Wildfire is a natural disturbance in forest ecosystems but has the potential to drastically change watershed conditions, leaving them highly vulnerable to post-wildfire hazards. High severity fires can significantly affect soil and landscape interactions, resulting in decreased evaporation and infiltration and increased runoff in the newly exposed soil surfaces. Most post-wildfire research focuses on reactive solutions. However, the time between wildfires and post-wildfire hazards is growing closer in margin. Therefore, assessing post-wildfire risks, pre-fire is helpful when assessing fire severity and is valuable to resource managers for pre-wildfire management, planning, and mitigation. This research is in the Upper Gallinas Watershed in Northern New Mexico. It uses the Hermit’s Peak and Calf Canyon 2022 fire to establish a framework for evaluating combined fire and hydrology risk with a coupled modeling approach by estimating the change of the SCS curve number, which is a value that represents how much runoff or infiltration you will get in a particular area. The outcomes from this research revealed a change in post-fire curve number of 5, 18, and 27 for, low, moderate, and severe burn severity, respectively, and a several hundred percent increase in post-fire peak discharge for the six frequency storms modeled.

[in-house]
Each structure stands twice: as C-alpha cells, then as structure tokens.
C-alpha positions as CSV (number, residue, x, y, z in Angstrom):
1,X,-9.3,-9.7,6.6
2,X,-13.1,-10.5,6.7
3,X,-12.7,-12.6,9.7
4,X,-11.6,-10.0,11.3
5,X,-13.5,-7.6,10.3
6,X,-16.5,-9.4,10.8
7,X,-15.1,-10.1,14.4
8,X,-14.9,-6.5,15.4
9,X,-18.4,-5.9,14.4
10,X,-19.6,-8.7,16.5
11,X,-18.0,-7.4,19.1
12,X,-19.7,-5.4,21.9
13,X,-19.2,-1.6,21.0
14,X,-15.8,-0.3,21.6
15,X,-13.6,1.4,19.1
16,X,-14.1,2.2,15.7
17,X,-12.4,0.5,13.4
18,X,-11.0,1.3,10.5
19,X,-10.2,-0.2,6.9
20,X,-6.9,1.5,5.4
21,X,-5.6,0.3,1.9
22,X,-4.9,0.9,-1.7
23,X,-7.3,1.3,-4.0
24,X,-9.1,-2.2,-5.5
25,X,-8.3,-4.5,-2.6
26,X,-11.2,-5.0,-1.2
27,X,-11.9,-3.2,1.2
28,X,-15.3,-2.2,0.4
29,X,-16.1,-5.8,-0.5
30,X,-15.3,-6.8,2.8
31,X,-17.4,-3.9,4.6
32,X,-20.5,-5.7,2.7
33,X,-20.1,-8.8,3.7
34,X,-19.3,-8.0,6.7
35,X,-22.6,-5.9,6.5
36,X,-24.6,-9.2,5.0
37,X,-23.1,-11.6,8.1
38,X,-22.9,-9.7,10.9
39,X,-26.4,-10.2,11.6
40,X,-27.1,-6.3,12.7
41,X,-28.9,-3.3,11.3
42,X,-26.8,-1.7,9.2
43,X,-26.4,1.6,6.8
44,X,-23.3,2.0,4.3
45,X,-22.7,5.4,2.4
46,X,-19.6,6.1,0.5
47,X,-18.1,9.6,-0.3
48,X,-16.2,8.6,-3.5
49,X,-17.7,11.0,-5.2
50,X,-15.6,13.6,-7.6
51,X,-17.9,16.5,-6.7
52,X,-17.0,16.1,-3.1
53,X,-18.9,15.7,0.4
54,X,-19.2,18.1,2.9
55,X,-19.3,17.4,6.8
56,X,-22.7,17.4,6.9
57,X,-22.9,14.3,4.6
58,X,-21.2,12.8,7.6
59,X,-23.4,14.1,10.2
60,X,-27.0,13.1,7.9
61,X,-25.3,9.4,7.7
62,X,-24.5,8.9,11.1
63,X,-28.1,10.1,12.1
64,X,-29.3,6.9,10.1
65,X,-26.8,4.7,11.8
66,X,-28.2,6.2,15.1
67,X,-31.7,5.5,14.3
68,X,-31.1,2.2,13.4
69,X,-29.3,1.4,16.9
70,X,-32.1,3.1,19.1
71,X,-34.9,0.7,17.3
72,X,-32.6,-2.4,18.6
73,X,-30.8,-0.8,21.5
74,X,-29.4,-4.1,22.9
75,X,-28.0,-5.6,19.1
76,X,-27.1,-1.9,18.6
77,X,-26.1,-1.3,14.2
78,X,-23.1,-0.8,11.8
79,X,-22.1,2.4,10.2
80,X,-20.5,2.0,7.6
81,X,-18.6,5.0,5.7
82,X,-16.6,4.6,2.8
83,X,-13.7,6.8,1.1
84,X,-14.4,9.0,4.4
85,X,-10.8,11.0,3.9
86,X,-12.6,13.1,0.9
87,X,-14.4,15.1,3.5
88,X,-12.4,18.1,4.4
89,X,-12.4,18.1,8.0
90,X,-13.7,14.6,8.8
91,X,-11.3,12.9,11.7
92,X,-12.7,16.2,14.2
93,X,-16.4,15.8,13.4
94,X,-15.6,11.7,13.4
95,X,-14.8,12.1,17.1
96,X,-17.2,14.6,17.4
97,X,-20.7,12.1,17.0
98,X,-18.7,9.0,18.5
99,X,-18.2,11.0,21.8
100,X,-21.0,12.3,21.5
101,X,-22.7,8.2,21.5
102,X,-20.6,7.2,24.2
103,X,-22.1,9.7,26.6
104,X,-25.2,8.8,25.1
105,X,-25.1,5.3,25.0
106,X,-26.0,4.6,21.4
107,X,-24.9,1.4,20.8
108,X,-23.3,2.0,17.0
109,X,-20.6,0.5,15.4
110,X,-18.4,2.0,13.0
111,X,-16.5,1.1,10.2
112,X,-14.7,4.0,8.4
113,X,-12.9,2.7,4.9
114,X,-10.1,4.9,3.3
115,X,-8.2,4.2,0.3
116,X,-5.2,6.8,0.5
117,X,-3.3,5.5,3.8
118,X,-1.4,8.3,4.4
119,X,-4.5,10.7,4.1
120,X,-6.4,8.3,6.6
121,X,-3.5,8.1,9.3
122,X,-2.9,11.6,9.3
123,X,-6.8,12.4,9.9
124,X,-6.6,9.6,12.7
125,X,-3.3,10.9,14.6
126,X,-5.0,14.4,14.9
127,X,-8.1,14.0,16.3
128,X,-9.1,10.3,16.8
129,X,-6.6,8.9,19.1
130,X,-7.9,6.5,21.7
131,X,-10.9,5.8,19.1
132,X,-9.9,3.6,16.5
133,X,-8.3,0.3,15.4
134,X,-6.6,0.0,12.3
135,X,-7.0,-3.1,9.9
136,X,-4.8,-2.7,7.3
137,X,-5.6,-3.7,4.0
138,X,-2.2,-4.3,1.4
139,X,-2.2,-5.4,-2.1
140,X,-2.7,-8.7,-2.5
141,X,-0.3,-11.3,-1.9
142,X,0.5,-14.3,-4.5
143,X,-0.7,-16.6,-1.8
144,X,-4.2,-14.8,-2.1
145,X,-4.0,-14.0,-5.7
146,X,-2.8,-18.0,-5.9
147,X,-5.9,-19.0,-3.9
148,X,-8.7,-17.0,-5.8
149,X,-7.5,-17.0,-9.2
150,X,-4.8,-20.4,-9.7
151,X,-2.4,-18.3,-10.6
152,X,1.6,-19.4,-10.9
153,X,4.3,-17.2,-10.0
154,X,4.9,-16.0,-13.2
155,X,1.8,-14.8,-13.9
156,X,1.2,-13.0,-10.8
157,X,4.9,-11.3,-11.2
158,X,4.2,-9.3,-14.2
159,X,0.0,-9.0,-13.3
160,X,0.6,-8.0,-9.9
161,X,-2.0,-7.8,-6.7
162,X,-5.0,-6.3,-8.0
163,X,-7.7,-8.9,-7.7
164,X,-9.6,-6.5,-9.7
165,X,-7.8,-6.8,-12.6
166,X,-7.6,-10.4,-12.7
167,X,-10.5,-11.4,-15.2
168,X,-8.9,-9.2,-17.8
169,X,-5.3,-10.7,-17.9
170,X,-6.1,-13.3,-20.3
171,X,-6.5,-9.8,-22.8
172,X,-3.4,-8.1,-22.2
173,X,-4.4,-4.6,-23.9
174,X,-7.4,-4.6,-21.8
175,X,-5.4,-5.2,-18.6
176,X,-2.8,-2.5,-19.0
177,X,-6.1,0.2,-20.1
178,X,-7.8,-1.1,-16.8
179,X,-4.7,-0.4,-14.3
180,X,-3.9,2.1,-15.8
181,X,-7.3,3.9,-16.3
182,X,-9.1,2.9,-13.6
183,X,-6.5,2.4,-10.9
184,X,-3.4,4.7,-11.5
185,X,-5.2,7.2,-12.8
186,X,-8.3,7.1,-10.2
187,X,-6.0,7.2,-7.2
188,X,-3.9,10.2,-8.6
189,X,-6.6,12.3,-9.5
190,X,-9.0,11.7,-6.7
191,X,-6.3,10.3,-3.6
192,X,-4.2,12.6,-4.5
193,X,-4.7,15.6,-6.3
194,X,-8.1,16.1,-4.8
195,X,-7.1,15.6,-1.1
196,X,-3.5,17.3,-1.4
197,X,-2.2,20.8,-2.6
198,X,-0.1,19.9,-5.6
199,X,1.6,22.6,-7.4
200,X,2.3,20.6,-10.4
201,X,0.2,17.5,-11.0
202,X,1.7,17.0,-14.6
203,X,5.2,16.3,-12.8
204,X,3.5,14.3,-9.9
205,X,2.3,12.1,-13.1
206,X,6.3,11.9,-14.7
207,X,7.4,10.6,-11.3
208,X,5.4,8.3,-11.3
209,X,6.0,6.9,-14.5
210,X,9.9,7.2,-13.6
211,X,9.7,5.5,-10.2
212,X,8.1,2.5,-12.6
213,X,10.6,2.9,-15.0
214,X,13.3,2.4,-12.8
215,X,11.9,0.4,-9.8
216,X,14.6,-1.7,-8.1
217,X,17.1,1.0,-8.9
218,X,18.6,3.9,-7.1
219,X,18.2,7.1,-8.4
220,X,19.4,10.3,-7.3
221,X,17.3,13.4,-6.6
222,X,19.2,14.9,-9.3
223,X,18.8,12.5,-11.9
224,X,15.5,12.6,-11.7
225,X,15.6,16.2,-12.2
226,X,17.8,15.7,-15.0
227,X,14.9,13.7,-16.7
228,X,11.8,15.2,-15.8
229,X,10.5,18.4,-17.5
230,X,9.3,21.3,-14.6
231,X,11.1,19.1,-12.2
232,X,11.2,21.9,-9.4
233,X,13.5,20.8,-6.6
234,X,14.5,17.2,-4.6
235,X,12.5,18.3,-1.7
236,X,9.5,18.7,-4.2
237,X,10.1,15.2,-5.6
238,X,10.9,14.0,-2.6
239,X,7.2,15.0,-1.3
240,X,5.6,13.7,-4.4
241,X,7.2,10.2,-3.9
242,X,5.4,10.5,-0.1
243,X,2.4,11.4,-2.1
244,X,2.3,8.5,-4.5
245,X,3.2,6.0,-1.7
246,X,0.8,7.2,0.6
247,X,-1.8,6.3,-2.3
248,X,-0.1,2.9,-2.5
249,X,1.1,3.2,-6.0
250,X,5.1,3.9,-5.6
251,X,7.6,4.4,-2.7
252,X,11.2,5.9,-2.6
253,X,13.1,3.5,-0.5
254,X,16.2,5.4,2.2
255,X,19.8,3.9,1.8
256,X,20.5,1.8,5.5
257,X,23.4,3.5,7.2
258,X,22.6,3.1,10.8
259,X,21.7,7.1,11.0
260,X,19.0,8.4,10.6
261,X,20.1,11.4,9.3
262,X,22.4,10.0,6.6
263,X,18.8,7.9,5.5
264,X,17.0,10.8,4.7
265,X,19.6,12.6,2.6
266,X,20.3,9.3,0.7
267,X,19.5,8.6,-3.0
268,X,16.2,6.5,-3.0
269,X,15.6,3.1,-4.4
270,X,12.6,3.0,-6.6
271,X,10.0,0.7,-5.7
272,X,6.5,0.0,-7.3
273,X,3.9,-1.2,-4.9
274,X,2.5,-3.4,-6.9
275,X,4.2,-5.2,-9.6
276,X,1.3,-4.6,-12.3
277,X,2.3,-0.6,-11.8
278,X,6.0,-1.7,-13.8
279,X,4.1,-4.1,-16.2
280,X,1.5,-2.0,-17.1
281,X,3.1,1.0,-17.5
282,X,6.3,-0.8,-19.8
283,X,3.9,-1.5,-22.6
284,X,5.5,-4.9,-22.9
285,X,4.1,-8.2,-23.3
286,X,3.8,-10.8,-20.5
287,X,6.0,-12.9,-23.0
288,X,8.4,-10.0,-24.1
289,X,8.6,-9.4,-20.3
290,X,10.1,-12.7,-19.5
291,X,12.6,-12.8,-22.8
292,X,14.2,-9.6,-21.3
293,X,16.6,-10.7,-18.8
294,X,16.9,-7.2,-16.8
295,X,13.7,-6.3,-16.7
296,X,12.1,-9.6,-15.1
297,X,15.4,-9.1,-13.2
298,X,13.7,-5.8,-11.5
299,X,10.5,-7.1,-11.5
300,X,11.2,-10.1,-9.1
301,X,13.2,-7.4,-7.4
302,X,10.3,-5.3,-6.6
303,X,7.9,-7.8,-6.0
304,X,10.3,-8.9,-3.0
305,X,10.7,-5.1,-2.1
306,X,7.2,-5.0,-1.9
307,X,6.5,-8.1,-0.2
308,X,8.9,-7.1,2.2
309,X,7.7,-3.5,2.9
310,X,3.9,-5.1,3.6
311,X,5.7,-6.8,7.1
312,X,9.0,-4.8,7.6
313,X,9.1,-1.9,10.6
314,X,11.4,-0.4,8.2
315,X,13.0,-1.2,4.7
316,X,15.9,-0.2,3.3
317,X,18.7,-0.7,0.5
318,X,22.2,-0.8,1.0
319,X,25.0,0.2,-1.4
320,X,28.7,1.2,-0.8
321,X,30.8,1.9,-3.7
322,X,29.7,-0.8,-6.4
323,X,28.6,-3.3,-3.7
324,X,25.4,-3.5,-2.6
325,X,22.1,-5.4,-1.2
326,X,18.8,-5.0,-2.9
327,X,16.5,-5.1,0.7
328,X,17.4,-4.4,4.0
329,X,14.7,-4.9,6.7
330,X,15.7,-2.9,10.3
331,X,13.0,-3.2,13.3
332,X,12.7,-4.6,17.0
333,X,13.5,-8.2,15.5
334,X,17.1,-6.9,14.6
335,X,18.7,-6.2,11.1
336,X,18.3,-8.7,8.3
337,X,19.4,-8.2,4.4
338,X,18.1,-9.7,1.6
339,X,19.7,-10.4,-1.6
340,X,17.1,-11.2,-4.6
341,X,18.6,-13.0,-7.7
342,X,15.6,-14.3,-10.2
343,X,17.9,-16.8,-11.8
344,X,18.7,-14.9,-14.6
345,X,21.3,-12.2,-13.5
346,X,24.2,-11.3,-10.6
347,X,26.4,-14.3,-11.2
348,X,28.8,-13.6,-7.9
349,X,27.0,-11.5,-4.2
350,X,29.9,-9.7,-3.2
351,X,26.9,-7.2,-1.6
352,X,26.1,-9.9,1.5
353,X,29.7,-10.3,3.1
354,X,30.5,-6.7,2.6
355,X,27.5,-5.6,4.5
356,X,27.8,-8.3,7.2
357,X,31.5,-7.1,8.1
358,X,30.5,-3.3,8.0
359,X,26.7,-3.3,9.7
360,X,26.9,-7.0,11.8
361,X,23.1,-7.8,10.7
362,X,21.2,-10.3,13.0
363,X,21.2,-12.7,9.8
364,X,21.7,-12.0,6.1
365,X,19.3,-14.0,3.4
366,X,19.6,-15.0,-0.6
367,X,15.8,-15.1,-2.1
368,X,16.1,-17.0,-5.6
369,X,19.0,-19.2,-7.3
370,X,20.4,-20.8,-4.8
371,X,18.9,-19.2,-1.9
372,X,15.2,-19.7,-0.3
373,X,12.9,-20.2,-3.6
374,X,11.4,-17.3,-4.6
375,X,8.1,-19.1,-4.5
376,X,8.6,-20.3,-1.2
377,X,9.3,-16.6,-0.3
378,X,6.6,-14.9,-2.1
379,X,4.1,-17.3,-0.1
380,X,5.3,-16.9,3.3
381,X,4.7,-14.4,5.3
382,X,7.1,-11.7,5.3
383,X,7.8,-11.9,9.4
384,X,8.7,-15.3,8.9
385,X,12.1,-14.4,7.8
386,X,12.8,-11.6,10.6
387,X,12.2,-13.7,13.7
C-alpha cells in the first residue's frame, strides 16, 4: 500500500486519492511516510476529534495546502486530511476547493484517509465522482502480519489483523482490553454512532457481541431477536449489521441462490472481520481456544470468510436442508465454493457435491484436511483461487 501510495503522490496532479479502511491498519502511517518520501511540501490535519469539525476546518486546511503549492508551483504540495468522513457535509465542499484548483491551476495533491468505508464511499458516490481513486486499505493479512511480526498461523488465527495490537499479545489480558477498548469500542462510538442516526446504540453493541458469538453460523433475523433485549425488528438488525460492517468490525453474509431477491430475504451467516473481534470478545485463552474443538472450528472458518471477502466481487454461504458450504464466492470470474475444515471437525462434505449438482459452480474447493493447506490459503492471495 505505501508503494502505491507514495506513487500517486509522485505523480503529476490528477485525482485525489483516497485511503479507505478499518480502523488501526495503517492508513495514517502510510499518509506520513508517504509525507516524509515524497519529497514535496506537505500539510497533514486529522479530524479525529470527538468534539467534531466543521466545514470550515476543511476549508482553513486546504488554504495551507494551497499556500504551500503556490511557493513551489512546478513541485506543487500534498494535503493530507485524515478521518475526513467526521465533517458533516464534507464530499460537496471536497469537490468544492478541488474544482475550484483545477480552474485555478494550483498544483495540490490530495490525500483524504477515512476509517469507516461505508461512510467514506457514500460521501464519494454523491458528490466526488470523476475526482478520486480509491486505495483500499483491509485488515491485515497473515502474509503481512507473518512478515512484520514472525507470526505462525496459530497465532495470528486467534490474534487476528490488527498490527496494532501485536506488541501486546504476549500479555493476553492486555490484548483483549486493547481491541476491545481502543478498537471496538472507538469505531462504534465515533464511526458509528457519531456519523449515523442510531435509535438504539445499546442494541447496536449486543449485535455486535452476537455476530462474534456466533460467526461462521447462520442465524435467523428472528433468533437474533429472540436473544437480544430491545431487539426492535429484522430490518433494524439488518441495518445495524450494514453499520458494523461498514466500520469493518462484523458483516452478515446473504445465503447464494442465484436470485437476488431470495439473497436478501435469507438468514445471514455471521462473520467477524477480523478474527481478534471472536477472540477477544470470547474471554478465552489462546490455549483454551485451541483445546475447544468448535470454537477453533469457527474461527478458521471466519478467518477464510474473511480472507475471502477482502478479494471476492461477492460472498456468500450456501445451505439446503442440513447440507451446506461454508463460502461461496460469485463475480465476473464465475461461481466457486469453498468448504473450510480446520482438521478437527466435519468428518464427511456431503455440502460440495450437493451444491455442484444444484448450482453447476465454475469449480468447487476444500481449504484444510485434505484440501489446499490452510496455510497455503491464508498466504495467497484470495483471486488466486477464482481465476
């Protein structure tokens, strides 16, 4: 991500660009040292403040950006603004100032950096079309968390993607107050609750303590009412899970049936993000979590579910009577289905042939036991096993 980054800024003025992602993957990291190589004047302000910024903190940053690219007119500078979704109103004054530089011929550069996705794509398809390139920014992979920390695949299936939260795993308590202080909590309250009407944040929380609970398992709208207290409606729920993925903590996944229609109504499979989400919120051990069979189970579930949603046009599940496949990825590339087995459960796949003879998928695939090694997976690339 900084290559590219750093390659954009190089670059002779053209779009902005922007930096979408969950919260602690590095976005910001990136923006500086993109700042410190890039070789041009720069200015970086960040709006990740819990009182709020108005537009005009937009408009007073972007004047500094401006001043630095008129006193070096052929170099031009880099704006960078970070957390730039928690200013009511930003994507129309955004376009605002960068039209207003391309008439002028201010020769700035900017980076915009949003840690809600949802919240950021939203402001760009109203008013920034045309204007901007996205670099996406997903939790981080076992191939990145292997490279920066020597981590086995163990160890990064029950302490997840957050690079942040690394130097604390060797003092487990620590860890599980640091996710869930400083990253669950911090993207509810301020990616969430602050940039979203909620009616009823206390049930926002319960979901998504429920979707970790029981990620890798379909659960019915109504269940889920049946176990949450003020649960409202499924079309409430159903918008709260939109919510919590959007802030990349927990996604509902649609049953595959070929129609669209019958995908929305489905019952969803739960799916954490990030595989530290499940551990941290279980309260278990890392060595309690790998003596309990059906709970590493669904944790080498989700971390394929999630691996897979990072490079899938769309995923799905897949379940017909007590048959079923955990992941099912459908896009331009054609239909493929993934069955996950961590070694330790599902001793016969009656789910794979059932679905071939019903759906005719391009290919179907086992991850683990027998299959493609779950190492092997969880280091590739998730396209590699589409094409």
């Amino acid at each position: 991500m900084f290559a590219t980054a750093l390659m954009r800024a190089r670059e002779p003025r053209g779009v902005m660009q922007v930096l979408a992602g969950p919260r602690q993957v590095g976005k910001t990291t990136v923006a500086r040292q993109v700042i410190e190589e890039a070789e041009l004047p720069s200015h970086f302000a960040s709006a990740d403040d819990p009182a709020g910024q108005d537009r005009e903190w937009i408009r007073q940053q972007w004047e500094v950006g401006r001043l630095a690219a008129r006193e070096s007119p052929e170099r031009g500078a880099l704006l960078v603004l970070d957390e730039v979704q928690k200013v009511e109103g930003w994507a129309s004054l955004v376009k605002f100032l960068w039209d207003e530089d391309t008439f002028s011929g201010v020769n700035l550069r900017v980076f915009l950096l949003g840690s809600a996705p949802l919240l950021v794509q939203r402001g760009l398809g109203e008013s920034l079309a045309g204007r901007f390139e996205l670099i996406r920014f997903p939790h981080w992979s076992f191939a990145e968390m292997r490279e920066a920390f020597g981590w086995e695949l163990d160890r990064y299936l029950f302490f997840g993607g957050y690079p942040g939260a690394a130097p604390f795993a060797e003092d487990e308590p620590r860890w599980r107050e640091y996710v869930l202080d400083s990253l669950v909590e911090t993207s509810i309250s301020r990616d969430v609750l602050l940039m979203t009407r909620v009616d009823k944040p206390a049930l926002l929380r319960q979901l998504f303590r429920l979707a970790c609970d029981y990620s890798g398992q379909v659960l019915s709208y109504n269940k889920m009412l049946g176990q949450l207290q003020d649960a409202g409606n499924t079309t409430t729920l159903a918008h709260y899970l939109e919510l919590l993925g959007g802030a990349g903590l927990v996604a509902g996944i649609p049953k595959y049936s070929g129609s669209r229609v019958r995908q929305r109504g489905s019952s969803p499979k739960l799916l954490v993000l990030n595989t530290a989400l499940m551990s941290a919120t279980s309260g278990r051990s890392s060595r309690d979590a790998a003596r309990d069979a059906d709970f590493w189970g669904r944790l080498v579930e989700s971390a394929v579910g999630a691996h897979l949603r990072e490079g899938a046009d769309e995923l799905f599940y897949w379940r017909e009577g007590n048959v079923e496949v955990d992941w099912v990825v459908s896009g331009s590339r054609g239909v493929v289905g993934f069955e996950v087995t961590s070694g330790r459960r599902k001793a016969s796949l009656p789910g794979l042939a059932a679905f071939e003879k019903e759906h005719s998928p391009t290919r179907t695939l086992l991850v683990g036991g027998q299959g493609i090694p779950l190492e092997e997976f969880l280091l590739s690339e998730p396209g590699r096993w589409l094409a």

soil burn severity, New Mexico, post-wildfire flooding, forest stand characteristics, curve number, Hermit's Peak and Calf Canyon Fire
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Valdez, Raquel L.. "Assessment of Forest Stand Characteristics and Environmental Conditions on Soil Burn Severity and Post-Wildfire Flooding in the Hermits Peak/Calf Canyon Fire." (2023). https://digitalrepository.unm.edu/ce_etds/304